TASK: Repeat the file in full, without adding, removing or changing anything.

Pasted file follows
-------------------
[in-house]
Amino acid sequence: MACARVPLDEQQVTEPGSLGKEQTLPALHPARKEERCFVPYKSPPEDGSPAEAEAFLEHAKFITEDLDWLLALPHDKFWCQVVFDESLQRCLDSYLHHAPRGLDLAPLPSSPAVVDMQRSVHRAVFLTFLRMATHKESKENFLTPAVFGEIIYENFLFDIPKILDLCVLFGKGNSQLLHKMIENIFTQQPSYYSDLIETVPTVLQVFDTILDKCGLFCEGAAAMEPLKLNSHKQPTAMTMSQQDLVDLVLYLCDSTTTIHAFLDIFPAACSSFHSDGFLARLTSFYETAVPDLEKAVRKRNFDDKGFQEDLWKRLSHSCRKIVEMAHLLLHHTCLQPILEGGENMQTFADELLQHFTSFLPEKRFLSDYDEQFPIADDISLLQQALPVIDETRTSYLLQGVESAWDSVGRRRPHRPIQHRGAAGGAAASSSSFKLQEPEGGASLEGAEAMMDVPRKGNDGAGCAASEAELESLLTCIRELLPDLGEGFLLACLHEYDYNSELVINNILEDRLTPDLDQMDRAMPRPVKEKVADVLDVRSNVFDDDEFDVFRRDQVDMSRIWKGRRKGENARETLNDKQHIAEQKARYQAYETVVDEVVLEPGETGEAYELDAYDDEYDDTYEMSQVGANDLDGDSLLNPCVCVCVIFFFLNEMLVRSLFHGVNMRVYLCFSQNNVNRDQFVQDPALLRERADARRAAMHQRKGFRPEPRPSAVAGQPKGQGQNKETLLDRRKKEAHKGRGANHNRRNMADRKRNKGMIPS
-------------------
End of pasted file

[in-house]
Amino acid sequence: MACARVPLDEQQVTEPGSLGKEQTLPALHPARKEERCFVPYKSPPEDGSPAEAEAFLEHAKFITEDLDWLLALPHDKFWCQVVFDESLQRCLDSYLHHAPRGLDLAPLPSSPAVVDMQRSVHRAVFLTFLRMATHKESKENFLTPAVFGEIIYENFLFDIPKILDLCVLFGKGNSQLLHKMIENIFTQQPSYYSDLIETVPTVLQVFDTILDKCGLFCEGAAAMEPLKLNSHKQPTAMTMSQQDLVDLVLYLCDSTTTIHAFLDIFPAACSSFHSDGFLARLTSFYETAVPDLEKAVRKRNFDDKGFQEDLWKRLSHSCRKIVEMAHLLLHHTCLQPILEGGENMQTFADELLQHFTSFLPEKRFLSDYDEQFPIADDISLLQQALPVIDETRTSYLLQGVESAWDSVGRRRPHRPIQHRGAAGGAAASSSSFKLQEPEGGASLEGAEAMMDVPRKGNDGAGCAASEAELESLLTCIRELLPDLGEGFLLACLHEYDYNSELVINNILEDRLTPDLDQMDRAMPRPVKEKVADVLDVRSNVFDDDEFDVFRRDQVDMSRIWKGRRKGENARETLNDKQHIAEQKARYQAYETVVDEVVLEPGETGEAYELDAYDDEYDDTYEMSQVGANDLDGDSLLNPCVCVCVIFFFLNEMLVRSLFHGVNMRVYLCFSQNNVNRDQFVQDPALLRERADARRAAMHQRKGFRPEPRPSAVAGQPKGQGQNKETLLDRRKKEAHKGRGANHNRRNMADRKRNKGMIPS